In other words, every time the neighborhood pattern shown in FIG. 2A is found in the input pixel image, the central pixel therein, i.e. pixel E5, is replaced in the 600-dpi output pixel image with the illustrated super-pixel having the upper two pixels on and the lower two off. Similarly, for each template match discovered while the input pixel image is in process, a recreation of the super-pixel corresponding with the central pixel of the original pixel image takes place that has been determined optimally to account for jaggies that otherwise diminish the quality of the higher resolution printed output. The effect is significantly improved, edge-smoothed print quality at higher resolution, with the processing overhead being borne by the printer rather than the host computer or its user. It will be appreciated that such processing readily may be performed in software, firmware, or most preferably hardware in order to impact minimally on the complexity, speed and cost of the printer and its controller.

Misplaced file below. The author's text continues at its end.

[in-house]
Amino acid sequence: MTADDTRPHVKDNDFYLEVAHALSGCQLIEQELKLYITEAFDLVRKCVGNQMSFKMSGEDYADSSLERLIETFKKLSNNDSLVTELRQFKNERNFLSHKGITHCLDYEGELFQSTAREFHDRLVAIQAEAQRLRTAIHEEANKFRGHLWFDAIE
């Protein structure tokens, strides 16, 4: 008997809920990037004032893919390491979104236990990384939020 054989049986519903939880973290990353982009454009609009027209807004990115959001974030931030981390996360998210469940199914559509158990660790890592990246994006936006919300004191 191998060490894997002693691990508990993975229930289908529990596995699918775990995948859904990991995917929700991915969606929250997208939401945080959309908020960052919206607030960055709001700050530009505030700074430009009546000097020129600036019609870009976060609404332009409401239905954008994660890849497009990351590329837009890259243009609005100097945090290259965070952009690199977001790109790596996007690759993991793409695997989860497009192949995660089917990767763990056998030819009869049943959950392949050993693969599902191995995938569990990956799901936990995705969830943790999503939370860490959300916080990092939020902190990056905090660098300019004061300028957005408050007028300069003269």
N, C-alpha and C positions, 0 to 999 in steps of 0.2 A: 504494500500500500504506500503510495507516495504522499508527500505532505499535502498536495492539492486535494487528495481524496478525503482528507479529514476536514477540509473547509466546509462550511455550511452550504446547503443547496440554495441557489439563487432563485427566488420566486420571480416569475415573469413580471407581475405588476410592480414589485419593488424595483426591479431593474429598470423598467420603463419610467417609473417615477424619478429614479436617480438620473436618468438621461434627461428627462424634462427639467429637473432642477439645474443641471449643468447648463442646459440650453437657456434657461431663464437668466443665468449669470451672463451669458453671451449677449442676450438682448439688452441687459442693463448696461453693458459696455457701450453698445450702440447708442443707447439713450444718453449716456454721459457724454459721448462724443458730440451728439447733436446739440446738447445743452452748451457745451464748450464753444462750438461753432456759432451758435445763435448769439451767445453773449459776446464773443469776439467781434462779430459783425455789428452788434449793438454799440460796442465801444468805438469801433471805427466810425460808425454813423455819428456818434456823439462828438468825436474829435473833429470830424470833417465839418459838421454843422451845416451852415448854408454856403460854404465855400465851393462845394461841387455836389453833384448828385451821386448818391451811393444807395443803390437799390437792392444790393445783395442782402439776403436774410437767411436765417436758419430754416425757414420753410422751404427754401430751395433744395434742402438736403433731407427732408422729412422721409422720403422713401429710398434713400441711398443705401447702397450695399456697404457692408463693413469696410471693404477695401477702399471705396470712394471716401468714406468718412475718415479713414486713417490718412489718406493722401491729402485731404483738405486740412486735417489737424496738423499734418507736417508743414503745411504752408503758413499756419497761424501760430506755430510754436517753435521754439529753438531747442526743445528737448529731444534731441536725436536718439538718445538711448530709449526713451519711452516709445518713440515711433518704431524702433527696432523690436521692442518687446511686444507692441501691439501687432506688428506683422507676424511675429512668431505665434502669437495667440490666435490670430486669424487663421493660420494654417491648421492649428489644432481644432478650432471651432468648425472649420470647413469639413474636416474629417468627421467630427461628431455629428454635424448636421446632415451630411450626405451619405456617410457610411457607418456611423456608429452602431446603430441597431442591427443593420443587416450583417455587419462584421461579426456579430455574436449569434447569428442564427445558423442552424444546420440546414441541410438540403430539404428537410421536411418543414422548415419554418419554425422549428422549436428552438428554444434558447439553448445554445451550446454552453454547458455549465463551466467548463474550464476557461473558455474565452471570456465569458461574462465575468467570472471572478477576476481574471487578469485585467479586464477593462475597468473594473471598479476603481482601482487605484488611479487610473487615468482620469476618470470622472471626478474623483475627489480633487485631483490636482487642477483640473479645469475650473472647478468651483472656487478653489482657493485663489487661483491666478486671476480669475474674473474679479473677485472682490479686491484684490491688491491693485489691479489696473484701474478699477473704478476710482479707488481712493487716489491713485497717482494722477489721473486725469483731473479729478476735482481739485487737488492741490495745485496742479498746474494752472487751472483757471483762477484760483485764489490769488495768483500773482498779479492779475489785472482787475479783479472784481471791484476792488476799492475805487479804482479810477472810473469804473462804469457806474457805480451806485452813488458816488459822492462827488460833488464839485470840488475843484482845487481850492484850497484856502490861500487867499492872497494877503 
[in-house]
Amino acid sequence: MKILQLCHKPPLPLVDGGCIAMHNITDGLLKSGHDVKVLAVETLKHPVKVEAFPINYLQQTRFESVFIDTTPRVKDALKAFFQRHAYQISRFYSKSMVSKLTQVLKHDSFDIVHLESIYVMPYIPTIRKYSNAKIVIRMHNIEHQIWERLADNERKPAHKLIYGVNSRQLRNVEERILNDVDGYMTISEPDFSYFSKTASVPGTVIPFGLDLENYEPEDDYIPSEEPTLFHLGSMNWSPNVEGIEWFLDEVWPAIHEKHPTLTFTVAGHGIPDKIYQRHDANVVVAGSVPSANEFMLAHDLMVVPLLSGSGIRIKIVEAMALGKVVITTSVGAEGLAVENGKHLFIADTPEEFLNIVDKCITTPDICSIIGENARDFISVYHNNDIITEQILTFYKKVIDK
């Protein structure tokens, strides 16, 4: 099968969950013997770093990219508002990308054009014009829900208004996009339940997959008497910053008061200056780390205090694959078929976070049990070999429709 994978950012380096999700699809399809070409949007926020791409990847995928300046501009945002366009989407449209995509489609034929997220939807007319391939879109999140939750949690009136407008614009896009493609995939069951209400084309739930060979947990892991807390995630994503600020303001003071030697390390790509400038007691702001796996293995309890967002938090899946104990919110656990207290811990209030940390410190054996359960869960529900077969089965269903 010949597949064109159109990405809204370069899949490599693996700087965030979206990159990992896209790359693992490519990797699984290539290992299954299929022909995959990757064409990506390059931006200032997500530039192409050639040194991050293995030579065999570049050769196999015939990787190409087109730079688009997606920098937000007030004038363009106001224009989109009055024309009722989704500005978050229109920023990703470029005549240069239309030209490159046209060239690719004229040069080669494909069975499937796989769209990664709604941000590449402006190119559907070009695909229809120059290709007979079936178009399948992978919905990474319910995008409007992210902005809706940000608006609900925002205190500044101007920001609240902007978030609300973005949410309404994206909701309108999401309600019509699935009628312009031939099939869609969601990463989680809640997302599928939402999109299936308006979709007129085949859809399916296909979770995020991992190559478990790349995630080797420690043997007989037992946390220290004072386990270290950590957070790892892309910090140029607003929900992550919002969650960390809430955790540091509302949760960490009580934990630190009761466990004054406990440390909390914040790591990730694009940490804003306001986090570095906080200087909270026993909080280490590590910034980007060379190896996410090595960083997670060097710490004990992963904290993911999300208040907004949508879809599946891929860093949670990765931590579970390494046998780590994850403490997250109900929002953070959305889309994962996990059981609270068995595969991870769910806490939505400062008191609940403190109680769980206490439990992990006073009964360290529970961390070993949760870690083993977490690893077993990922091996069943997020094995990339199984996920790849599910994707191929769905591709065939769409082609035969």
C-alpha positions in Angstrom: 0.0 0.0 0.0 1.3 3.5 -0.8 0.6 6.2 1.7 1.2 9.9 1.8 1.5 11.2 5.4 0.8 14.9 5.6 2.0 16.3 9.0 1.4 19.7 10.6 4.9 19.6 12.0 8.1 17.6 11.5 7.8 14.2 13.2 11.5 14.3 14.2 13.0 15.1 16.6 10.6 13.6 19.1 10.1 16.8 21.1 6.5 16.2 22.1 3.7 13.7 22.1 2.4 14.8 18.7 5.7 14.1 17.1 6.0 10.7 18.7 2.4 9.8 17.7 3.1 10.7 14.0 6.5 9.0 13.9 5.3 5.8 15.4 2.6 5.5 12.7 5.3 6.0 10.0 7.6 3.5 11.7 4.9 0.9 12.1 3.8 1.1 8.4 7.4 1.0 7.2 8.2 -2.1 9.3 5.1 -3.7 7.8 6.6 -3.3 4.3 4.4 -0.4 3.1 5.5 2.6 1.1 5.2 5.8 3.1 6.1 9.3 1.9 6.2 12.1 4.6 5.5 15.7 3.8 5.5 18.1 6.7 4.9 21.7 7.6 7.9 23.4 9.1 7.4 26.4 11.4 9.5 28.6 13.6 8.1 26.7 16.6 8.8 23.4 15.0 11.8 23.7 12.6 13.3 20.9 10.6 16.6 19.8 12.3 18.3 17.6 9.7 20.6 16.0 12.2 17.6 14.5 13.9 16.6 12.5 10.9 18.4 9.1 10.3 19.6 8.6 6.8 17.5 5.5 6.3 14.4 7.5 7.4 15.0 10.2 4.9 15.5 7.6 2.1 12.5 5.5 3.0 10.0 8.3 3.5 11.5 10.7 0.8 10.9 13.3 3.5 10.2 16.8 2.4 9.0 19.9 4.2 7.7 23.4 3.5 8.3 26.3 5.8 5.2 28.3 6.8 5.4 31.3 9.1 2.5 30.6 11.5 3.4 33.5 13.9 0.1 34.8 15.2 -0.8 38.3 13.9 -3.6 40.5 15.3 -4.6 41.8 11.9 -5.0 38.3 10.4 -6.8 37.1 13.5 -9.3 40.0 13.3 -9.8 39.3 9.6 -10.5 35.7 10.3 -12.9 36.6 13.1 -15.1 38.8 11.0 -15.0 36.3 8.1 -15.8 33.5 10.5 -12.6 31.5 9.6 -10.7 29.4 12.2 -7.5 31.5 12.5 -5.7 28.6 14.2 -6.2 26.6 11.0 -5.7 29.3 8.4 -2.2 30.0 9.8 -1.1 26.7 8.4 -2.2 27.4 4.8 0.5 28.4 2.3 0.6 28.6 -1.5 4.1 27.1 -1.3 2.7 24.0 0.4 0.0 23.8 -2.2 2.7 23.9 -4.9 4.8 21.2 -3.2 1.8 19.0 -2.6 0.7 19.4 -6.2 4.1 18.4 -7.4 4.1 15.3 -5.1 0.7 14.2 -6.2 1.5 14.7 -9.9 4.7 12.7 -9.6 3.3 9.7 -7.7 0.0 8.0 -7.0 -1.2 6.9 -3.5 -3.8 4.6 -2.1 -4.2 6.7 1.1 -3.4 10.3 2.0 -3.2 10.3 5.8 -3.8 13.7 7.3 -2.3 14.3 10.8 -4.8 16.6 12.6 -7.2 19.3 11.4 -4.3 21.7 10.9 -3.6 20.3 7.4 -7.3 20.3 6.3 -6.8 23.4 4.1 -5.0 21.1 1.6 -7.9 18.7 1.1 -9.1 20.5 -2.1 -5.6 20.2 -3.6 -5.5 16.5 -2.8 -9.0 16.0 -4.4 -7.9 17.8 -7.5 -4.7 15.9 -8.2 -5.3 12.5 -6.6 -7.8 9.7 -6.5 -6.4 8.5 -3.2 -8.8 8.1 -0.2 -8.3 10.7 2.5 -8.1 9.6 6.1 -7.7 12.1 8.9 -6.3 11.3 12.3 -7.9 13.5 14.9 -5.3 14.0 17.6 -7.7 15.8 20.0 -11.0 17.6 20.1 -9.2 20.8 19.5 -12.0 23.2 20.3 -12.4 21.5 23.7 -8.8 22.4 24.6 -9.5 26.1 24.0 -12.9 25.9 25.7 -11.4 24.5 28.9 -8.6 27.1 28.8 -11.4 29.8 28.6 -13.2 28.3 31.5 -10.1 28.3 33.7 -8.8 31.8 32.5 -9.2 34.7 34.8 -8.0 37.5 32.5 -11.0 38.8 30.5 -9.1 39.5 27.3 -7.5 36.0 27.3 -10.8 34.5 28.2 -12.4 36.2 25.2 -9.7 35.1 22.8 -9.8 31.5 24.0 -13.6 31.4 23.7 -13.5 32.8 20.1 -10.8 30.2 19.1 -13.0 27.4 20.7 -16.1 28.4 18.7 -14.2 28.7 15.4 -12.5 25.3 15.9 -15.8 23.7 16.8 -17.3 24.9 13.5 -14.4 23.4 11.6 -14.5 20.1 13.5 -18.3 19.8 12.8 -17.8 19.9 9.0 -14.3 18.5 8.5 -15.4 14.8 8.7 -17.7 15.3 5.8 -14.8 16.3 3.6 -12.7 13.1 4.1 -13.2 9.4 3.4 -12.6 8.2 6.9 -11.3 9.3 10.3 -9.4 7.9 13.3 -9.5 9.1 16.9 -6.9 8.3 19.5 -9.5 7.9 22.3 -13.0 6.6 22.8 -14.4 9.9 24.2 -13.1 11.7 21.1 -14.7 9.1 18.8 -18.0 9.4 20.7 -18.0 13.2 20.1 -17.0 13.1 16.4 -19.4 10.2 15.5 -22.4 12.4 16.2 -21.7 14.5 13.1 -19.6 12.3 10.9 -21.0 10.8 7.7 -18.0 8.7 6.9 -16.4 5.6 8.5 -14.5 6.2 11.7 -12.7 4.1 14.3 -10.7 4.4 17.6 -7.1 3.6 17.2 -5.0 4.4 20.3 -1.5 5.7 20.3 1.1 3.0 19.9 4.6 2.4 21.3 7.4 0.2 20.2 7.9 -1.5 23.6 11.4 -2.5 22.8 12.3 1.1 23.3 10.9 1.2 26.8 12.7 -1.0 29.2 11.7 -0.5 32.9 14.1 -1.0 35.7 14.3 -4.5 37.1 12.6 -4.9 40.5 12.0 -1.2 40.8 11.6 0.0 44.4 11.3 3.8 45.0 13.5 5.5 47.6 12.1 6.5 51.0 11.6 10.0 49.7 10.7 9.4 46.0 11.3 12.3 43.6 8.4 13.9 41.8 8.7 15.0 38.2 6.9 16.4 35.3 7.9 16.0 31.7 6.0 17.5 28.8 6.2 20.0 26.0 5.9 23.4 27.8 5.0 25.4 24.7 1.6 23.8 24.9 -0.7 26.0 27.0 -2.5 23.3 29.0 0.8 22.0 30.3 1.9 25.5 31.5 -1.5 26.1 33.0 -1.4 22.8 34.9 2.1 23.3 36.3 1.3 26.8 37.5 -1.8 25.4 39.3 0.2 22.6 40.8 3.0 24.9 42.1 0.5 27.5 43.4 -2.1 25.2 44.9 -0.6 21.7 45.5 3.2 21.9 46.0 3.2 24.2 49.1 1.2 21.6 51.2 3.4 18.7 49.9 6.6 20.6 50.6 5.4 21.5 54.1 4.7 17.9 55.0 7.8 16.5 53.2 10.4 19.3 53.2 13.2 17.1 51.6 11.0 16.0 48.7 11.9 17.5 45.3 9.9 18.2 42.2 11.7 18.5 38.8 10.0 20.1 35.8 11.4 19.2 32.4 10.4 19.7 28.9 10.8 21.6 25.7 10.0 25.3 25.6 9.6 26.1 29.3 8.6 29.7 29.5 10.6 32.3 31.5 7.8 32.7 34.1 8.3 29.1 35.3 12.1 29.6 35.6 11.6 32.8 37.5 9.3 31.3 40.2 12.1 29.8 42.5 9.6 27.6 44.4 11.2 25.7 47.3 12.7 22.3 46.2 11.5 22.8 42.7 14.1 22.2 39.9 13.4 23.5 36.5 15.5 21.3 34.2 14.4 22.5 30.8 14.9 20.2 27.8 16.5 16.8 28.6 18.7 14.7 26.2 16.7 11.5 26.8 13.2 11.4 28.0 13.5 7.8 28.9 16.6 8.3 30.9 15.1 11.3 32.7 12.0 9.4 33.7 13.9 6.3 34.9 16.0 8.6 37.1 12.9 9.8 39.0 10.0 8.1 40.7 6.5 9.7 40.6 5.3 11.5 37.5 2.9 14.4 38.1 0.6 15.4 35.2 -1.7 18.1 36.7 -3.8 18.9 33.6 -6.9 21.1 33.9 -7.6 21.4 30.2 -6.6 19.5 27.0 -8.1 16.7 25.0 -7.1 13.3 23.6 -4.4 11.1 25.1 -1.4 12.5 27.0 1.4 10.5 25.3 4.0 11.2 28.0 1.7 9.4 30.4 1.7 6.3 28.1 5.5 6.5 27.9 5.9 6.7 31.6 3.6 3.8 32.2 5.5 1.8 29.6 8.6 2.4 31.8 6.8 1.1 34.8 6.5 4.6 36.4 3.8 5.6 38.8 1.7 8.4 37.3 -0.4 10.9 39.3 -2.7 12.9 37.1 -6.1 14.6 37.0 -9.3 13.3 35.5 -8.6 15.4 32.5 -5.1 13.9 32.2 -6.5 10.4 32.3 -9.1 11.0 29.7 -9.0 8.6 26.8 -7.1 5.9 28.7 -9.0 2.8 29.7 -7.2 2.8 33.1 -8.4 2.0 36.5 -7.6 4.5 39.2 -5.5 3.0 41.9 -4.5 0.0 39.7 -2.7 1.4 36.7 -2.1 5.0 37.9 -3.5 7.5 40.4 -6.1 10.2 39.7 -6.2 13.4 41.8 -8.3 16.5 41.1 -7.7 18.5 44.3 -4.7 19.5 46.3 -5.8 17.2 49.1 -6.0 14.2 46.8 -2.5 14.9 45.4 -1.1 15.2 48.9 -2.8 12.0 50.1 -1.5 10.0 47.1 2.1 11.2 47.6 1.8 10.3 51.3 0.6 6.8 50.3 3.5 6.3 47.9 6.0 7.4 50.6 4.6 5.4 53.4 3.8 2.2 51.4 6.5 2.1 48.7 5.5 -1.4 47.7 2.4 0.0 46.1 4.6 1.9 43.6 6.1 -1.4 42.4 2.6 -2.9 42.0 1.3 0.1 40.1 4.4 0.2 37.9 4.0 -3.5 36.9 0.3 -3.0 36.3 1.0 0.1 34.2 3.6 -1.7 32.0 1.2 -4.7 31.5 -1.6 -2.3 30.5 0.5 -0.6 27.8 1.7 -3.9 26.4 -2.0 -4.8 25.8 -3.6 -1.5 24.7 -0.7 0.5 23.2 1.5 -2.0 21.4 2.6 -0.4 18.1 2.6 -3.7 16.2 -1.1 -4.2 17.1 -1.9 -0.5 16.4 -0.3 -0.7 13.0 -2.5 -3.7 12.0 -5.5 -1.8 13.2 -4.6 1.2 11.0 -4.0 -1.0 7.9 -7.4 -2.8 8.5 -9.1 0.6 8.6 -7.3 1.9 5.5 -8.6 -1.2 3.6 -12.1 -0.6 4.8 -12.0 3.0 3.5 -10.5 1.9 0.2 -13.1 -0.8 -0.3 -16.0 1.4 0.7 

Table 1 lists the eighty-two templates, by their defining boolean equations, that are used in accordance with the preferred method of the invention. To the left side of the equals signs in Table 1 are the numerically ordered templates T1 through T82, and to the right side thereof are the boolean combinations that correspond with each numbered template. It will be understood that the boolean variables, or terms, that are combined correspond with the logical input pixels within the neighborhood surrounding a given pixel, as illustrated in FIG. 2A. It will also be appreciated that the boolean negation (inversion: NOT) operator is designated by , and that the logical AND operator is designated by ∩ in the boolean combinations. The templates represented in Table 1 have been determined empirically to produce high-quality, edge-smoothed output pixel images, although it will be understood that variations are possible that are within the scope of the invention.